The San’s CliniSearch application runs on the Horizon technology platform from HLA and currently has over two million reports indexed for a wide range of clinical concepts. All the pathology reports’ free text sections have been coded to SNOMED CT. By automatically indexing, unpacking and coding the pathology reports from DHM, HLA’s AI is able to fill in the pathology data fields in the newly implemented Multidisciplinary Team meeting system, so that each patient discussion is as fully informed as possible.  With the MDT meetings being moved online due to COVID-19, this ensures that all relevant pathology information is available to all participants remotely, and a high level of patient care is still available.

Professor Jon Patrick, CEO and co-founder of HLA said, “we are pleased to work with the San and DHM by adding AI-based natural language processing to their MDT data workflows. This has reduced admin time and improved accuracy while giving far greater depth to the pathology information available at each MDT meeting”.

ICIMS roll-out to MDT streams continues

Meanwhile, the Sydney Adventist Hospital’s Integrated Cancer Centre had quickly responded to the COVID-19 crisis by moving its MDT meetings onto a remote footing. The Integrated Cancer Information Management System (ICIMS) commenced implementation in June 2019, thanks to a generous donation by the San Foundation. Since then, the San has brought the Lung and Breast tumour streams online, and more recently, the Urology and Gynaecological Oncology modules went live and were launched remotely due to the COVID-19 crisis.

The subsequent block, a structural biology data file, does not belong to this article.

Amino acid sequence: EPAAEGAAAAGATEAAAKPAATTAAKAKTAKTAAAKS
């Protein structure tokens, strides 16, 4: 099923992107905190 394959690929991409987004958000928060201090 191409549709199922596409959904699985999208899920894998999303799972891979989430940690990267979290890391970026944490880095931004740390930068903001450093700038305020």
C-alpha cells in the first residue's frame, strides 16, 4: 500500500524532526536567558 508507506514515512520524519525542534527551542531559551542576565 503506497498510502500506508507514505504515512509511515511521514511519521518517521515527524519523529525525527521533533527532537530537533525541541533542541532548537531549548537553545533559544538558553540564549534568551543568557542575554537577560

The remote set-up enables cancer case-viewing and treatment-planning on a centralised patient cancer record during the online meetings with Surgeons, Medical Oncologists, Radiation Oncologist, Pathologists, Radiologists, Nurses and Allied Health Services, who may be working from premises all across Sydney.

“The transition to online MDT registrations for our prostate patients has been seamless and very important especially during the COVID crisis. Having the ability to see the surgical and pathological data automatically available in the system has been vital to our MDT discussions” emphasised prominent urologist Professor Henry Woo.

Another immediate benefit of ICIMS is that pathologists and radiologists involved in the MDT now get access to the patient lists and required reviews in real-time. Previously a batch process the day before the meeting often left them needing to work late into the night to compile the required data in time for the meeting. In addition, the data are now automatically populated in ICIMS as soon as a pathology report for a San patient is authorised by the pathologist. These abilities also significantly reduce the workload on the MDT meeting coordinator while increasing data richness and accuracy at the meeting.

The ICIMS solution presents the same functionality to each user whether they are working in a combined conference room or logging in remotely. This means that no user retraining is needed and each patient receives the full benefit of the multidisciplinary team no matter where each team member is located.

iCIMS (Innovative Clinical Information Management Systems)has been recently granted a patent for its LATTICE technology platform by the United States Patent and Trade Mark Office.

See PULSE+IT article here.